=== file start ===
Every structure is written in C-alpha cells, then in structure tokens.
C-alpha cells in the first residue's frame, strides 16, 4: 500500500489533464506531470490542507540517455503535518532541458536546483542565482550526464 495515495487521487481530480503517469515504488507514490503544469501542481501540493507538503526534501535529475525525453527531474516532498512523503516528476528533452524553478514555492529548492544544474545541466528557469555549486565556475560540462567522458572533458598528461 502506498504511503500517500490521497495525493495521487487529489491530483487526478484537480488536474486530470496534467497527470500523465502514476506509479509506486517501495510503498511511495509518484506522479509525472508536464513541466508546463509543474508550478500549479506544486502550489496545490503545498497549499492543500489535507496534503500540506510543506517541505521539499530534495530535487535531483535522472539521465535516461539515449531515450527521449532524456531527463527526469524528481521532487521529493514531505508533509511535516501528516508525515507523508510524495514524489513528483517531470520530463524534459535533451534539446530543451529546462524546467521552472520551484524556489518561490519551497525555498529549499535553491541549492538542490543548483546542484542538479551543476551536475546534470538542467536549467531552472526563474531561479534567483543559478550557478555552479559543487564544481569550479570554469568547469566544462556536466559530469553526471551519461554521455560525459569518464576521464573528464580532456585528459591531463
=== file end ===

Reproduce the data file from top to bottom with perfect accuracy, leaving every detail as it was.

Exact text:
Every structure is written in C-alpha cells, then in structure tokens.
C-alpha cells in the first residue's frame, strides 16, 4: 500500500489533464506531470490542507540517455503535518532541458536546483542565482550526464 495515495487521487481530480503517469515504488507514490503544469501542481501540493507538503526534501535529475525525453527531474516532498512523503516528476528533452524553478514555492529548492544544474545541466528557469555549486565556475560540462567522458572533458598528461 502506498504511503500517500490521497495525493495521487487529489491530483487526478484537480488536474486530470496534467497527470500523465502514476506509479509506486517501495510503498511511495509518484506522479509525472508536464513541466508546463509543474508550478500549479506544486502550489496545490503545498497549499492543500489535507496534503500540506510543506517541505521539499530534495530535487535531483535522472539521465535516461539515449531515450527521449532524456531527463527526469524528481521532487521529493514531505508533509511535516501528516508525515507523508510524495514524489513528483517531470520530463524534459535533451534539446530543451529546462524546467521552472520551484524556489518561490519551497525555498529549499535553491541549492538542490543548483546542484542538479551543476551536475546534470538542467536549467531552472526563474531561479534567483543559478550557478555552479559543487564544481569550479570554469568547469566544462556536466559530469553526471551519461554521455560525459569518464576521464573528464580532456585528459591531463